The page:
The instructions are very clearly organized, although one glitch is the installation of the horizontal tail plane. Initial instructions show the elevators with the trim tab cable mounting holes on the top on one side and the bottom on the other. They are, in fact, on top, and although a correction sheet was included, I found that to be confusing. Just remember, trim tab cables go on top. The cockpit consists of a floor, stick, rudder pedals, side panel, rear armor plate bulkhead, and some kind of side panel control on the right side. There is a control cable rod projecting backward from the pilot's seat, but this is invisible after the canopy is installed. The tail wheel should be installed before the cockpit halves are joined, as should the exhaust stacks. The nose cowling had some rather complicated parts simulating the intake into the engine cooling system, but these are not too confusing, and go together easily. The radiator assembly instructions are somewhat vague. A drawing of the completed unit would have been helpful.

The wing assembly posed the most serious problems. The center section requires careful assembly, with a main spar which includes part of the landing gear mountings, and while the left wing went on with no problems, for whatever reason, the right wing refused to go into position. It is an intricately molded unit, and one problem involved the air filter on the right leading edge, which is cast partly on the top wing and the other half on the bottom section. These did not line up when the wing was in position, and I eventually cut the thing off and replaced it after I finally got the wings lined up properly. There is a lot of good detail, but the fit is poor.

The landing gear fairings are cast with the gear doors down, which is good as long as you are building your models wheels down. It would be a problem with the wheels up configuration. Once the fairings are installed, some filler is needed, but the result is impressive. However, the landing gear is supposed to be installed on the stubs protruding from the wing spar. This works, but the rear struts don't fit well, and I trimmed mine back so they fit into the wheel wells. The wheels are nicely done, and these snap into the gear struts with no problems.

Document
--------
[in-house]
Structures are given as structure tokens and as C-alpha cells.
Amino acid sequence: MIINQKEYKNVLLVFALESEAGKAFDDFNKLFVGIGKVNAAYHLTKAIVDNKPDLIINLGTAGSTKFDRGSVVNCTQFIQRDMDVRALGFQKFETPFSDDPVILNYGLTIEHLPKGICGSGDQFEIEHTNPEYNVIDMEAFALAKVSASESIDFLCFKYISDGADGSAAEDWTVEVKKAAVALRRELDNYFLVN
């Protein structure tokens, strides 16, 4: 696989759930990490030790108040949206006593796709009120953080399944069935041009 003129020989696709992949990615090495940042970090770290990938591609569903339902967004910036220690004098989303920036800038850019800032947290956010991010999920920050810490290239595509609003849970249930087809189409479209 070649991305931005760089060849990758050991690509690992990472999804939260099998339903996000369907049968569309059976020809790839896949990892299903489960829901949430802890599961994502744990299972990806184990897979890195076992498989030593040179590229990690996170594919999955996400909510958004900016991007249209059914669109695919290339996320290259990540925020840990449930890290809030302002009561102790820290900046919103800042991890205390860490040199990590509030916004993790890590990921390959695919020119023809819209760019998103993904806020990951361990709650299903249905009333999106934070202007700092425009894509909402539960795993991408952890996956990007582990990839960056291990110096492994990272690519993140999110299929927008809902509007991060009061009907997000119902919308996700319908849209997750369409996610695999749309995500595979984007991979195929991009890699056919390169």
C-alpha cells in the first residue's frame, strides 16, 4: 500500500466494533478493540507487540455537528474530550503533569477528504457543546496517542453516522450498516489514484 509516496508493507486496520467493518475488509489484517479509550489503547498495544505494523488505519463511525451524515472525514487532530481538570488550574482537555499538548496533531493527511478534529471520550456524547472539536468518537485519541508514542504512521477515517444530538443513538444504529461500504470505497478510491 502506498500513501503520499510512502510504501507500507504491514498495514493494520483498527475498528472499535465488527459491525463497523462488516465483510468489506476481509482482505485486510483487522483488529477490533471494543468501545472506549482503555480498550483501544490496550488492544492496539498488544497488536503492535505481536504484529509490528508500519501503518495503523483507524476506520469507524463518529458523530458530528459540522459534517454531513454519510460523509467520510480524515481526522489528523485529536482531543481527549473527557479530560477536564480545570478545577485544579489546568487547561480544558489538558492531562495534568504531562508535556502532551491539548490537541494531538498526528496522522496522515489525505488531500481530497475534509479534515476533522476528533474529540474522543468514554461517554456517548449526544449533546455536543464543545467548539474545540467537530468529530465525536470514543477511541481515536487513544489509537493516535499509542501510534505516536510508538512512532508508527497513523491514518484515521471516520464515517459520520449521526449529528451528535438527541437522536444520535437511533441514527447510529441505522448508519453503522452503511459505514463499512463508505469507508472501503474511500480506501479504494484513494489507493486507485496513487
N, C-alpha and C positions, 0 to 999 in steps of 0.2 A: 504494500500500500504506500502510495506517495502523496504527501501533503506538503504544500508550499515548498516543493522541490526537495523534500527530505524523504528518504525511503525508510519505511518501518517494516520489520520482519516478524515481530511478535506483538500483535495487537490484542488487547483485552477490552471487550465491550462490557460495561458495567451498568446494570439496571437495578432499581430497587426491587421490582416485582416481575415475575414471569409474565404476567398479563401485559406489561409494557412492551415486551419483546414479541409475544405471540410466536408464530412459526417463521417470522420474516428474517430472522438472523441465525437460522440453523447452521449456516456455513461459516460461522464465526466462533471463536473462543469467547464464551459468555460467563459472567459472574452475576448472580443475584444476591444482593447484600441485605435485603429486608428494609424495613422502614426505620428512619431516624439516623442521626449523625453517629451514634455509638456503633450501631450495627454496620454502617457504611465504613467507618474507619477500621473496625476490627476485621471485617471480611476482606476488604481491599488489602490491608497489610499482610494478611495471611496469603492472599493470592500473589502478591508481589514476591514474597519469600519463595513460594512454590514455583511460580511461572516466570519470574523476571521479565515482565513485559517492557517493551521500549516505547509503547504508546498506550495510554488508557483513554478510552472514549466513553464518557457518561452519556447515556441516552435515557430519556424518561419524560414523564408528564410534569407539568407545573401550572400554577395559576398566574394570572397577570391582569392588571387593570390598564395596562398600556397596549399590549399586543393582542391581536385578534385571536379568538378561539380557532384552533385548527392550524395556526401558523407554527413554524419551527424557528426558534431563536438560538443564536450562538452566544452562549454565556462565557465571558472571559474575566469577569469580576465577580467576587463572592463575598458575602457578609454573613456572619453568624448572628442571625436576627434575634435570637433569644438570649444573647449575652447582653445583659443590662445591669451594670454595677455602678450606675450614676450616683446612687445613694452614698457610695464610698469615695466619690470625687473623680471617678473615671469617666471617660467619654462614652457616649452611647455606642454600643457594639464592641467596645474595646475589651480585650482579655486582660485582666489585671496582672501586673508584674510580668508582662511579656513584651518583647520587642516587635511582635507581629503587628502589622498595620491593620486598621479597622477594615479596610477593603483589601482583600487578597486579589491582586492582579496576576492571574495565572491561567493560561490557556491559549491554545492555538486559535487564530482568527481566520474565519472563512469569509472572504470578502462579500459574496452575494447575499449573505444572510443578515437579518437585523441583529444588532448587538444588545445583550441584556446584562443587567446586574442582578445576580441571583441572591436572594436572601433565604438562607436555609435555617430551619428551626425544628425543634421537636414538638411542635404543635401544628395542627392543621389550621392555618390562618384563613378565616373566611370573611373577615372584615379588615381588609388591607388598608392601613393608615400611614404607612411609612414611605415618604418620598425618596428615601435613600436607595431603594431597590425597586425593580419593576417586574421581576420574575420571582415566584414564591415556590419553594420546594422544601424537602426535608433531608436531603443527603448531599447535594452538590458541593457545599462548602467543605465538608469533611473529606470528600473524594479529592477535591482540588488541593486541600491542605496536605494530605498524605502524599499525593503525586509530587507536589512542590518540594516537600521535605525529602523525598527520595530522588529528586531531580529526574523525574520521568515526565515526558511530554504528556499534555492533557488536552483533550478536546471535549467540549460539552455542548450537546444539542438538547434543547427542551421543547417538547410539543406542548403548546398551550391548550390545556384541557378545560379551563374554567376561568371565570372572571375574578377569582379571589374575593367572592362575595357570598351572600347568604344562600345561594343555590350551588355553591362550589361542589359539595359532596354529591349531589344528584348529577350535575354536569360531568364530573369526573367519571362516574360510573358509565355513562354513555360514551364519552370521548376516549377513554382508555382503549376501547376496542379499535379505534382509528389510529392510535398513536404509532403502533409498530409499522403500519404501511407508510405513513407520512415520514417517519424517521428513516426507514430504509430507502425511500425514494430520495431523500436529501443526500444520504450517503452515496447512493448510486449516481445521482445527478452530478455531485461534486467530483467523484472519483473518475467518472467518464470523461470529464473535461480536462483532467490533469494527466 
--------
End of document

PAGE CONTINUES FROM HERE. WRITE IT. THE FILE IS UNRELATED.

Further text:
Also, the horizontal tail planes need to be trimmed slightly, as they were lined up slightly off position, resulting in a small edge that needed to be sanded off. The small caliber machine guns are strangely designed in an ""L" shape. I just trimmed them off and inserted them from the outside after painting was completed.

The canopy is very good, as is the prop. These virtually snap together, and the canopy frames are pronounced enough to be easily masked and painted. The canopy can be left opened or closed. I opted for open, as the cockpit detail is excellent.

Painting and Finishing

The kit instructions provide information and decals for no less than ten different color schemes, including Russian, Captured Luftwaffe, and Captured Hungarian. All of these include decals, so that leaves a lot for the spare decals box and future use. The decals are of excellent quality, being Italian Cartograf products, and go on with no trimming or special solutions required.

Painting is very easy, and the result is an excellent model of the famous IL-2. This kit is better than anything I've seen on this aircraft, and although it has issues (and what kit doesn't), it is certainly worth getting. I would suspect that Academy will produce a two seat version in the near future, and that would certainly be better than some of them on the market today. Get one today.

Thanks to MRC and IPMS/USA for the review copy.